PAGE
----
If you have been trying to keep up with Cadenheads
throughout 2017 with their relentless 175th Anniversary release
programme, then I feel your pain. I’ve driven to that cliff edge and looked
down into the abyss trying to imagine what life was like prior to the monthly
outturns and the glimmer of light that 2018 with its sanctuary offers.
Take my debit card for instance. It now features a healthy
crack and the contactless payment chip has stopped working. Whilst I’d like to
blame Cadenheads for the chip, I know whiskies under the £30 are few and far
between even with their affordable prices. However, it has seen extensive use
this year in their shop! Sometime during July the whisky-shock feeling really
hit home. Fuelled by the excellent 30th Anniversary Edinburgh Tasting, where attendees had the option to purchase bottles from the warehouse casks
this meant just an additional 6 bottles to my stockpile including that sublime
Kilkerran. Then as I type this, the prospect of exclusive shop bottlings as
part of the Anniversary celebration including one for Aberdeen (the original
site of Cadenheads) along with I reckon another Festival bottling… it’s a
celebration we won’t see the likes of again for at least 25 years.
I’ve stopped going out socially, I’m living on a diet of
beans on toast and I keep to a constant efficient speed of 55mph even on the
motorway. All to enable further whiskies discoveries and enjoyment. Is it worth
the effort? Yes, and that’s the beauty of whisky when you become fully immersed
in the genre. Some evenings I’d rather have a decent conversation with a half
empty bottle of Glen Keith than venture outside.
Seriously though, monthly outturns are a difficult scenario
for the shop staff and consumers. It’s pretty obvious when the list lands as a
Cadenhead Club member what the AAA releases are, but quite often it’s the
hidden gems that sway me. That Knockdhu 10-year-old for instance, I really
enjoyed the recent 11-year-old Teaninich whilst I missed out on the 23-year-old
Glenlossie. You cannot help to catch ‘em all unless you have really deep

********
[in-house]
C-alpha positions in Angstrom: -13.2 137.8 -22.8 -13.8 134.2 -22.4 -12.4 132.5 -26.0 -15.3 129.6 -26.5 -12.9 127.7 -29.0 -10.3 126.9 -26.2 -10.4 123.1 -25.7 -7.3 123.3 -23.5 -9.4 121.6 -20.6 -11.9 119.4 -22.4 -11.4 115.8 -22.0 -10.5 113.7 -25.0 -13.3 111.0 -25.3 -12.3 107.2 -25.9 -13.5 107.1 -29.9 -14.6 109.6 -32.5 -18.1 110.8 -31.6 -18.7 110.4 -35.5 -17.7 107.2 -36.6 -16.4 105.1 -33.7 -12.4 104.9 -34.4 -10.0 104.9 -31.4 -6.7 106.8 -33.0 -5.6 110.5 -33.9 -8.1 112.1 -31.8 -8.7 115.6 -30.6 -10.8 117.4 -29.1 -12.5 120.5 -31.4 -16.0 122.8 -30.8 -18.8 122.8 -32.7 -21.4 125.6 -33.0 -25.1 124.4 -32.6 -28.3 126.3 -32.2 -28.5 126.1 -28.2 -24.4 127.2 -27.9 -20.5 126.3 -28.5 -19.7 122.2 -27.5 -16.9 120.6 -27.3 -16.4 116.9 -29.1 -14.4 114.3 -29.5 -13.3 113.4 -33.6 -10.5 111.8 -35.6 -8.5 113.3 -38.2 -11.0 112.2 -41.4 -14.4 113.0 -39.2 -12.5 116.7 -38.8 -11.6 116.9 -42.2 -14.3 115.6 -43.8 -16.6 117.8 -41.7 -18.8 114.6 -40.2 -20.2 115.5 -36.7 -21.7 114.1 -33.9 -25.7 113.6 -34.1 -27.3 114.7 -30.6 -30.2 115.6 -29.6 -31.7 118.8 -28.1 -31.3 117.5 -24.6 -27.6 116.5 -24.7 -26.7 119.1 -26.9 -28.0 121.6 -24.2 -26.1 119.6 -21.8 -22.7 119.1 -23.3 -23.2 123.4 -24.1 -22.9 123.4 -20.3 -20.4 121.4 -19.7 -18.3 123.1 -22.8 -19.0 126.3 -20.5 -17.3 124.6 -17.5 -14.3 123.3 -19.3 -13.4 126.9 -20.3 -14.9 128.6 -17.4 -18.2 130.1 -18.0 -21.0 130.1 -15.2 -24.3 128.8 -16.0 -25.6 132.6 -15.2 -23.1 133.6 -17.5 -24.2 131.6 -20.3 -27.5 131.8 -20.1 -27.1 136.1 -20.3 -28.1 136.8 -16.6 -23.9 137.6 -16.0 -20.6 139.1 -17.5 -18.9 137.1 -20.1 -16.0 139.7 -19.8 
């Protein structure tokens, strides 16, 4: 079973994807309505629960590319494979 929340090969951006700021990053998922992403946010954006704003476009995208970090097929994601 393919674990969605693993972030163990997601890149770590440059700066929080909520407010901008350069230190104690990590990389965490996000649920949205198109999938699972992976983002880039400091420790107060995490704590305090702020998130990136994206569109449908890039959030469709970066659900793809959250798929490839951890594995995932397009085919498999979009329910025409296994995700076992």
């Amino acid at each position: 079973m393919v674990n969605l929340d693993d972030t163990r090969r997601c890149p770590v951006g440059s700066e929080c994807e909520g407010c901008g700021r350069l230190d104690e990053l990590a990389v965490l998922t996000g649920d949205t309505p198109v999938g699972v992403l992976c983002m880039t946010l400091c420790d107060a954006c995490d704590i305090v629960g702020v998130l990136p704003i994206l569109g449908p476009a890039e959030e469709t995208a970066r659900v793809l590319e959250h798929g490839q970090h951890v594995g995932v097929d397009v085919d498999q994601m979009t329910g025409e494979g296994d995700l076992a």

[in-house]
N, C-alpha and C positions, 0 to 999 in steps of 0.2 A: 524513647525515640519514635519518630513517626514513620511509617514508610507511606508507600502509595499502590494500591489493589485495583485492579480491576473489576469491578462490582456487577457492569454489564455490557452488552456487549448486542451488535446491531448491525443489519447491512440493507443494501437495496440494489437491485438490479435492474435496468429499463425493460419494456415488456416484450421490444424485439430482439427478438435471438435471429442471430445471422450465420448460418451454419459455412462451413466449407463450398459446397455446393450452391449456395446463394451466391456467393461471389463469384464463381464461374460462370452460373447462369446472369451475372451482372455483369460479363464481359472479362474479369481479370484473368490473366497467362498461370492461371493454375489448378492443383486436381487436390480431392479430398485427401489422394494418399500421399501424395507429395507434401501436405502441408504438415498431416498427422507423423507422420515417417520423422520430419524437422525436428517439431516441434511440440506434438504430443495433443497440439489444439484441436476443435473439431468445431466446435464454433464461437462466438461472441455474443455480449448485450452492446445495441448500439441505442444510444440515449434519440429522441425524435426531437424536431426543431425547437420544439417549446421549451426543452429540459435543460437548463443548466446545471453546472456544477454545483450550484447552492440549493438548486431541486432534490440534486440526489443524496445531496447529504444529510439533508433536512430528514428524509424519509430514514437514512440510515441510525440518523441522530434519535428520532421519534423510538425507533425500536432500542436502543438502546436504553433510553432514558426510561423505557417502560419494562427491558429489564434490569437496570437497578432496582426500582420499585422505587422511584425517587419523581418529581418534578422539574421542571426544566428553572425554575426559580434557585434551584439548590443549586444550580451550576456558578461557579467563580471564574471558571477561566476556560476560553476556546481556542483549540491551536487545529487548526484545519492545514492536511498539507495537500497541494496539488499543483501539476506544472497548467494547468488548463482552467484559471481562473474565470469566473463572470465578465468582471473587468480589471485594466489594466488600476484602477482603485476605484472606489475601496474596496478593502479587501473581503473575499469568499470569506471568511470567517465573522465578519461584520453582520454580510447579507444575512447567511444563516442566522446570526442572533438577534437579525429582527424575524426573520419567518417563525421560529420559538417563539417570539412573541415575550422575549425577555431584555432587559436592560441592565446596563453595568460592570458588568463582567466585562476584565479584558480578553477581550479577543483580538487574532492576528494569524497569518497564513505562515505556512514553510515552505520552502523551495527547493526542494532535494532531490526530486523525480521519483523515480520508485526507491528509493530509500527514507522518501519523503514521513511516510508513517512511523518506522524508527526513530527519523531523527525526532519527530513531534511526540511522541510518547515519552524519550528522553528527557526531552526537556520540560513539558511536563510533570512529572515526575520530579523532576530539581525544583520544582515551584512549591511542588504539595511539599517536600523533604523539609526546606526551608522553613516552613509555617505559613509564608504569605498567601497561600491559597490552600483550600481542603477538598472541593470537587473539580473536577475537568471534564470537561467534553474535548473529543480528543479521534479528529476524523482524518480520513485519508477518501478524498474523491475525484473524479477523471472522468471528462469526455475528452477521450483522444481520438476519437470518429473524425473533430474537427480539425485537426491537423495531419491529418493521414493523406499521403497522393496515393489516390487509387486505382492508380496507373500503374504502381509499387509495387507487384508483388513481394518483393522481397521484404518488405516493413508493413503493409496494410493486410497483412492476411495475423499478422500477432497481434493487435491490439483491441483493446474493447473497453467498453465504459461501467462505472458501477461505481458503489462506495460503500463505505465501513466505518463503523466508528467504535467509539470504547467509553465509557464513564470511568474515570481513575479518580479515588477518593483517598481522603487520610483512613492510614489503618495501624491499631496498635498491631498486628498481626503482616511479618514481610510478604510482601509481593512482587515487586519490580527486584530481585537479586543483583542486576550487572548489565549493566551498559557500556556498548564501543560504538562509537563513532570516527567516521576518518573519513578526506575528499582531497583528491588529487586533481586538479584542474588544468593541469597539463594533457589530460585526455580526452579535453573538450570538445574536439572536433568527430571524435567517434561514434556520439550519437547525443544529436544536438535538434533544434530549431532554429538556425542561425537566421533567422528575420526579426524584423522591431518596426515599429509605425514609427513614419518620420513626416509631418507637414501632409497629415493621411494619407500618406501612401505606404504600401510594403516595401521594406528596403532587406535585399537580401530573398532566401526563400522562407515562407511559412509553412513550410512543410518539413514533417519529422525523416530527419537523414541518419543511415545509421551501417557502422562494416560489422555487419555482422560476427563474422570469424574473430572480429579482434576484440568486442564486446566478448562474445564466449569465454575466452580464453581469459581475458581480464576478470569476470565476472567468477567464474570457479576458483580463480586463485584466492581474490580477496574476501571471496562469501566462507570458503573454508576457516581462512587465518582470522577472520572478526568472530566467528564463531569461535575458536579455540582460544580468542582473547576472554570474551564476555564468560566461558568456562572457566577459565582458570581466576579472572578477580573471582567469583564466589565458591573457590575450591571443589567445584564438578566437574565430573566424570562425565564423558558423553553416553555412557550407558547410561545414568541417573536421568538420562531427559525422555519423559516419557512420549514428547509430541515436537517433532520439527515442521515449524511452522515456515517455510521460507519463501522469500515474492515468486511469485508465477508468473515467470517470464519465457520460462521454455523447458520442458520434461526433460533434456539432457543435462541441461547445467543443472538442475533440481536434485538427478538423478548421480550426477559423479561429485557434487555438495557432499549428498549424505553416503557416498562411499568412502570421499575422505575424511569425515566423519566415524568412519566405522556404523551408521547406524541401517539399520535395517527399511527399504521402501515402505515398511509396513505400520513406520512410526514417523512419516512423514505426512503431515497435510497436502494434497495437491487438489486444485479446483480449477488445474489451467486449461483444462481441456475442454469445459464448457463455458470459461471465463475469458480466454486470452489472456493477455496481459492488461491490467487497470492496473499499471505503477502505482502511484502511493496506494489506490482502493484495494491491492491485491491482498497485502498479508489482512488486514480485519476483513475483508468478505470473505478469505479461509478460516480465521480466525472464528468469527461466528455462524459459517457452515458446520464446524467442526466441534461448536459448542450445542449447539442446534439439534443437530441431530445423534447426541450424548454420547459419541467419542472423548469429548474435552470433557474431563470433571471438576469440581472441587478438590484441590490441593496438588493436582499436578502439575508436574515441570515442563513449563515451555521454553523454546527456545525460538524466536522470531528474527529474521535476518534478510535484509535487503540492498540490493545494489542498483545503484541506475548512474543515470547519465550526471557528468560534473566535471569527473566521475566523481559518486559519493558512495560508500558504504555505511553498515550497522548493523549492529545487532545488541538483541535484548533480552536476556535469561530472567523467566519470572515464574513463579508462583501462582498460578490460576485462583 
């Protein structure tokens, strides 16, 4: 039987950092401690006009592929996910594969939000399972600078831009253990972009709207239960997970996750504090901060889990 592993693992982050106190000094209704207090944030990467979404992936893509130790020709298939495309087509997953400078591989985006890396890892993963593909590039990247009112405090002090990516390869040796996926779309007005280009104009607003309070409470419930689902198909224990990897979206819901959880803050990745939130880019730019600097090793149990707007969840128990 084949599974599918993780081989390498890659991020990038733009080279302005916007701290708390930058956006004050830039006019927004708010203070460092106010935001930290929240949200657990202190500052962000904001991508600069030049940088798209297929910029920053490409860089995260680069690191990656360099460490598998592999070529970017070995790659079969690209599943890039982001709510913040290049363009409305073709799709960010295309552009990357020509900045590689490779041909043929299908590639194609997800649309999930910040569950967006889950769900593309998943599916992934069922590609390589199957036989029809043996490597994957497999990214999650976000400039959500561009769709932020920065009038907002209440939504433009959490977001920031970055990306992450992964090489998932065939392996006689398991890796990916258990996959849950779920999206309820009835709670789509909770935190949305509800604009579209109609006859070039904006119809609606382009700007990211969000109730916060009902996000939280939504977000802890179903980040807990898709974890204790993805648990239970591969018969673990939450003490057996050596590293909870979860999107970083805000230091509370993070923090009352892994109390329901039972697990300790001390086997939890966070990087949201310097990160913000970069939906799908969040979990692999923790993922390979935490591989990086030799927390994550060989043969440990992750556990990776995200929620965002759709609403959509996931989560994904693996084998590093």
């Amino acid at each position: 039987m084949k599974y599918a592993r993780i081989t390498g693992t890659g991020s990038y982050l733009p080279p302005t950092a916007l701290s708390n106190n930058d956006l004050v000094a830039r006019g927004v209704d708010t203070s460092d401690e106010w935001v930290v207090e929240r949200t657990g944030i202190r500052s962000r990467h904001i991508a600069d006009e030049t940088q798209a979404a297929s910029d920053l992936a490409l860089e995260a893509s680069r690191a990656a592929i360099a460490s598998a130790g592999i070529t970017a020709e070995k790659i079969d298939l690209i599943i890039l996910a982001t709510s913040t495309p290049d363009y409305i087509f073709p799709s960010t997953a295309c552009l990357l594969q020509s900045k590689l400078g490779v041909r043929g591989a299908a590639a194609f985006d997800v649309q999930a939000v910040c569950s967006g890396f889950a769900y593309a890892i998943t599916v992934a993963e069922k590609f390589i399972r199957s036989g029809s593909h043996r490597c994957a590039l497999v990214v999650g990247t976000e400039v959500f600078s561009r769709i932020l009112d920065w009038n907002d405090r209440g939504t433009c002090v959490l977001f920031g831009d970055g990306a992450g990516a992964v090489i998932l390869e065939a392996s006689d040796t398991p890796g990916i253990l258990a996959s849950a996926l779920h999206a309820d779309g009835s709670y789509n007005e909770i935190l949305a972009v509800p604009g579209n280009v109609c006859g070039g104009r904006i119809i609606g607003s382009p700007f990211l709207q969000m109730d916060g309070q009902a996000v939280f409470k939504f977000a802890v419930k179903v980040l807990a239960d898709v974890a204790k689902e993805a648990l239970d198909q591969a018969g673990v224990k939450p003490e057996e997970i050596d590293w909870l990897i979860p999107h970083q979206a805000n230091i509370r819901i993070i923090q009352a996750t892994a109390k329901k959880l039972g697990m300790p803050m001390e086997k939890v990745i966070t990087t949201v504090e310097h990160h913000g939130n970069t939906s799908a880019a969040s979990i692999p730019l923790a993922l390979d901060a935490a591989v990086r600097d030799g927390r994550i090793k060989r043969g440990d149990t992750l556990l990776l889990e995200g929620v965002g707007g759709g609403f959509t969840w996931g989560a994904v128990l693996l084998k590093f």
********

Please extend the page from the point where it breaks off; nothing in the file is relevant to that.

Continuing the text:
pockets or a healthy credit card. There has to be some financial responsibility
although looking at some of the auctions as I type this, folk are buying
anything single cask with a view to putting it online. Crazy and stupid.
Throughout the year I’ll have missed a couple of gems I’m
sure, but overall it’s not been too bad. A little bit of maturity sinks in and
word of mouth directs you towards something you may have overlooked. Such was the
case – albeit I was already somewhat interested – when I was given a sample
blind of this Paul John 5-year-old by one of the YCT (Young Cadenhead Team)
who inhabit the Edinburgh store. First impressions were very favourable and
with a whisky such as this, the experience does the sales pitch. Positive
reaction aside, it shows that Paul John are doing something worthwhile in Goa
and given the hot climate, the rate of evaporation means in Scottish terms this
whisky is around 15-years-old.
This is the first Paul John or Indian whisky bottled by
Cadenheads and I had heard stories about it being decanted into bottles then
flown over with the cask to be reacquainted in a Campbeltown warehouse. I’m
sure other releases will follow and we’re starting to see more independent
bottlings from Paul John as its reputation grows. It’s a brand I haven’t had
too much experience with, as it’s hard enough keeping up with Scottish releases
nowadays however since John Distilleries established a pot-still distillery in
Goa to produce traditional single malt it’s been a rollercoaster. First hitting
the shelves in 2012, awards and recognition have soon followed. Arguably the
greatest accolade is being bottled by Cadenheads?
The Paul John was distilled in 2011, before being bottled
at a robust 57.4% strength from a bourbon hogshead. With an outturn of 360
bottles, I know this has gone down extremely well with the London and Edinburgh
stores resulting in a sell-out. Price was around £85, which compares well to
other independent releases. It’s still out there if you want to hunt it down,
or prepare for the next bottling…
Nose: punchy with tropical fruits initially, let’s give it a
little longer in the glass. Now it’s a dry tobacco with cardamom, caraway seed
and cloves. Yes, there’s a peppery aspect moving into treacle-like density and
yet when you return there’s that initial fruit burst. A brief sparkle of red
berries then you’re into the spicing before being left with traces of cumin
seed. In-between there’s a nutty aspect with a light caramel and plenty of
delight to be had here.
Taste: chocolate is my initial impression before this
transfers into warmed peppercorns and then a mild mustard. Again, it’s the spicing
with each ingredient toasted to a certain degree. Caramel, pepper, walnuts and
more tobacco laced with a really dry cinnamon.
Overall: this is a whisky you can sit down with, really
enjoy and appreciate on many levels. The nose is the most memorable part once
you delve in, with the palate closely behind. I suppose some may get hung up on
the fact it’s not from Scotland, or just 5-years-old but the proof is very much
in the tasting.
Many thanks to Just Whisky for kindly providing the photograph used in this review.
Labels: cadenhead, featured, paul john